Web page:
- “I currently have an bank owned property here in Florida. I have two offers sitting on the table for it and the bank still has yet to respond. I call the asset manager 3 times a day and he tells me the same thing, “still waiting to hear if the bank approves it”.This is Karl writing again. The previous paragraphs were quotes from the other thread. So what is my point in sharing these messages? Think twice before going after that super deal on a short sale. It may end up being an unproductive and stressful waste of your time and energy. I’m sure there are a short sale success stories where buyers ended up with a great deal on a property, but just beware that it may not always be that easy to get a property below market value through a short sale.
Real estate agents now have a much better understanding of short sales than they did back in 2008. And they have experience working short sales, so it is more likely that short sales will get to closing. However, I would still heed the advice of the agents comments above and be wary of the short sale. And real estate agents also need to be wary of giving advice on short sales. Agents are now being sued for providing what can be considered legal advice to clients regarding short sales. See Hey Short Sale Expert…Do You Have a Good Lawyer?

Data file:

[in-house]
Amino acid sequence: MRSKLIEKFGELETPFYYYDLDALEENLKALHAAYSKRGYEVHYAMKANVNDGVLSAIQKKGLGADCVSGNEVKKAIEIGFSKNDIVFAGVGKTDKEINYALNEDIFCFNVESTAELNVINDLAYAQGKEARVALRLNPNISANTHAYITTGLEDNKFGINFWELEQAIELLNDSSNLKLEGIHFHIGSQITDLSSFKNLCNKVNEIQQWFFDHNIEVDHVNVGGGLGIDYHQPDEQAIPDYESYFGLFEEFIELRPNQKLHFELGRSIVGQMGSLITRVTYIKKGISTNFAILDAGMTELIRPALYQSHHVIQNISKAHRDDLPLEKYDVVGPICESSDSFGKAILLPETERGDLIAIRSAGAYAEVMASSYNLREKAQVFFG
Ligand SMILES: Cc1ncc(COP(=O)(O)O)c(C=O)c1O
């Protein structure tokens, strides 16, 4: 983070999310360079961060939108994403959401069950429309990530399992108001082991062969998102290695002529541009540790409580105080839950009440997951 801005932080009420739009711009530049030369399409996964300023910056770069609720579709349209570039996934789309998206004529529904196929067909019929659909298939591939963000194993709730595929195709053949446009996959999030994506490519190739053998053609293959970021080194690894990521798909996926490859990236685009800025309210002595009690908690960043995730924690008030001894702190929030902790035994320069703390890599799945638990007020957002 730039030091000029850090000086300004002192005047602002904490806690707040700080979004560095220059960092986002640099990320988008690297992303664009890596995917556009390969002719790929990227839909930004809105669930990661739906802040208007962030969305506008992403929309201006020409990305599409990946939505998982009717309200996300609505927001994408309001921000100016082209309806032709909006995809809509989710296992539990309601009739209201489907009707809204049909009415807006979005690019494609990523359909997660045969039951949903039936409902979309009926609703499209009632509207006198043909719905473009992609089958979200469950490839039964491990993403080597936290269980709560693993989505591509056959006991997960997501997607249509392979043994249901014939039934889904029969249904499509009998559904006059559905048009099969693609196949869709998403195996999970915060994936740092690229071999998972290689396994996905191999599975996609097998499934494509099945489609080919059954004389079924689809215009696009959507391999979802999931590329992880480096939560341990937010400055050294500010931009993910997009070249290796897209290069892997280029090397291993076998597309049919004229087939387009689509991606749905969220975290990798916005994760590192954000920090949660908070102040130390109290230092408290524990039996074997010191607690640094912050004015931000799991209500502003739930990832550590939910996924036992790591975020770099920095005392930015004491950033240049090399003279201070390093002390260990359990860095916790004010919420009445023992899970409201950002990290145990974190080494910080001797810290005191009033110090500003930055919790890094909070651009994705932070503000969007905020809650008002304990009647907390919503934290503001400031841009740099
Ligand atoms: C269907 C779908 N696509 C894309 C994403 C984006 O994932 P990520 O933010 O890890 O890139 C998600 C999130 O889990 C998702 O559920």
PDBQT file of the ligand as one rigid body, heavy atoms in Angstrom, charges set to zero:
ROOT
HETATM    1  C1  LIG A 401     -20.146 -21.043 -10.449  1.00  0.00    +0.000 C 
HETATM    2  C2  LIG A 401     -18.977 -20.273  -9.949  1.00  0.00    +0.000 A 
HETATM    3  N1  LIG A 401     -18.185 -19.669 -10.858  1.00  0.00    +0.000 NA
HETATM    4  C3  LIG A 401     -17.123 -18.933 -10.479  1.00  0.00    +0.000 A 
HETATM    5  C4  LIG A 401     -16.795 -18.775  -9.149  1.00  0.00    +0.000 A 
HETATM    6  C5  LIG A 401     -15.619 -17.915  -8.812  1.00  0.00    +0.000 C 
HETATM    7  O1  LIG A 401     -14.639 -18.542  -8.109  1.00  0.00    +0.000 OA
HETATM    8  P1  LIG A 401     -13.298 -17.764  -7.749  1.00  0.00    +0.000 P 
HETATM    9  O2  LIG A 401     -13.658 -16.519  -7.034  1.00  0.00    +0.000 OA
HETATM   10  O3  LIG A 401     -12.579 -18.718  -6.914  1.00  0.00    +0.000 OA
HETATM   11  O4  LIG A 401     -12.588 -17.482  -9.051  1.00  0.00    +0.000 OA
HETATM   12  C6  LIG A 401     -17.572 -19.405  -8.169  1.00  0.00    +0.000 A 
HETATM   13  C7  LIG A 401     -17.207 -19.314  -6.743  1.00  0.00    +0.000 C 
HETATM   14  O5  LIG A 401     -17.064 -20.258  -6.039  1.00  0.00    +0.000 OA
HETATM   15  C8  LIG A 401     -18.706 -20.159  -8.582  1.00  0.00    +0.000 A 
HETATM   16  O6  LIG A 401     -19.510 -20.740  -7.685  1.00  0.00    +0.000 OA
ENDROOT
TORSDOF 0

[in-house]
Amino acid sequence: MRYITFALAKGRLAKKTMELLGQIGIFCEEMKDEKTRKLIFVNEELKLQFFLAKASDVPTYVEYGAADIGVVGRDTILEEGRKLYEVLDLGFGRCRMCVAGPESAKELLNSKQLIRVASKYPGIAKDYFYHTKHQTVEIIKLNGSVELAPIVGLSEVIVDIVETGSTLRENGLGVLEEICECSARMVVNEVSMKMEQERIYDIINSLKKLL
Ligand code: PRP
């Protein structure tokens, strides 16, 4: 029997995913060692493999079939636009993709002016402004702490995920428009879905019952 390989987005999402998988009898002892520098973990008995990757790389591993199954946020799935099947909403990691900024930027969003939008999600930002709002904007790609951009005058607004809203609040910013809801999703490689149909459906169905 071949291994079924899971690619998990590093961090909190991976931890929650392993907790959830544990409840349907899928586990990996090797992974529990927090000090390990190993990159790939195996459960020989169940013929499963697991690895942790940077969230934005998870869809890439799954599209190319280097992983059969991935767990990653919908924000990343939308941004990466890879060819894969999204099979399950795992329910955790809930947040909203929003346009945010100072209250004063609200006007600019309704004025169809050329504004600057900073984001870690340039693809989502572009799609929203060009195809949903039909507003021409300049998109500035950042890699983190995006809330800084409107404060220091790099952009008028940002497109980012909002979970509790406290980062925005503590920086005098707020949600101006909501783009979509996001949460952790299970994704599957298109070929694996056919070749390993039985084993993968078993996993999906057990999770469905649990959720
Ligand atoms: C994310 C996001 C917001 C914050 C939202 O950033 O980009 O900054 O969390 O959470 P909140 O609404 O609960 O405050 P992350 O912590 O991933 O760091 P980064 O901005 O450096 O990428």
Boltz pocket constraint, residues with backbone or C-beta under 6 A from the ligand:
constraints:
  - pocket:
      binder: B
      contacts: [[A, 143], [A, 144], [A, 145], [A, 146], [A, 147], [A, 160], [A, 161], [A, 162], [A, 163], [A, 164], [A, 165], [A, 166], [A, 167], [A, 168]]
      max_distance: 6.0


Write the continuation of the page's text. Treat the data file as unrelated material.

Related Articles On Pensacola Real Estate News:
Currently 3 Comments »|
January 21st, 2008 Categories: Working With Realtors
I had the idea for this article based on another article I read that suggested many buyers feel that price reductions on homes for sale often indicated a problem with the home. In my quest to educate buyers and sellers in the Pensacola real estate market, I wanted to clarify this topic for my readers.
I’ll start by defining a price reduction. I am not referring to a seller who accepts an offer on a home that is lower than the asking price. This is common in most real estate transactions, especially in the buyer’s market we are experiencing now. I am referring to sellers who list their home at a certain price, and then reduce that asking price during the time the home is on the market.
Today, many sellers have homes listed that have been on the market for six months or longer. Most of these homes have had price reductions since they were put on the market.
If you are a buyer looking for a home, a real estate agent can give you information on the pricing history of the home. If you find a home that has been reduced in price since being listed, there are generally 2 main reasons that cause sellers to reduce the price:
1. The Home was overpriced when listed. This is the most common reason for reducing the asking price of a home. After the hot real estate market of the past several years, many sellers are not realistic about what their home is worth in today’s market. Many Realtors refer to overpriced homes as “homes that are not on the market”. These homes will get few, if any, showings, and they will languish on the market. They will garner the reputation of an overpriced listing and will generally be avoided by Realtors looking to get their clients a good value.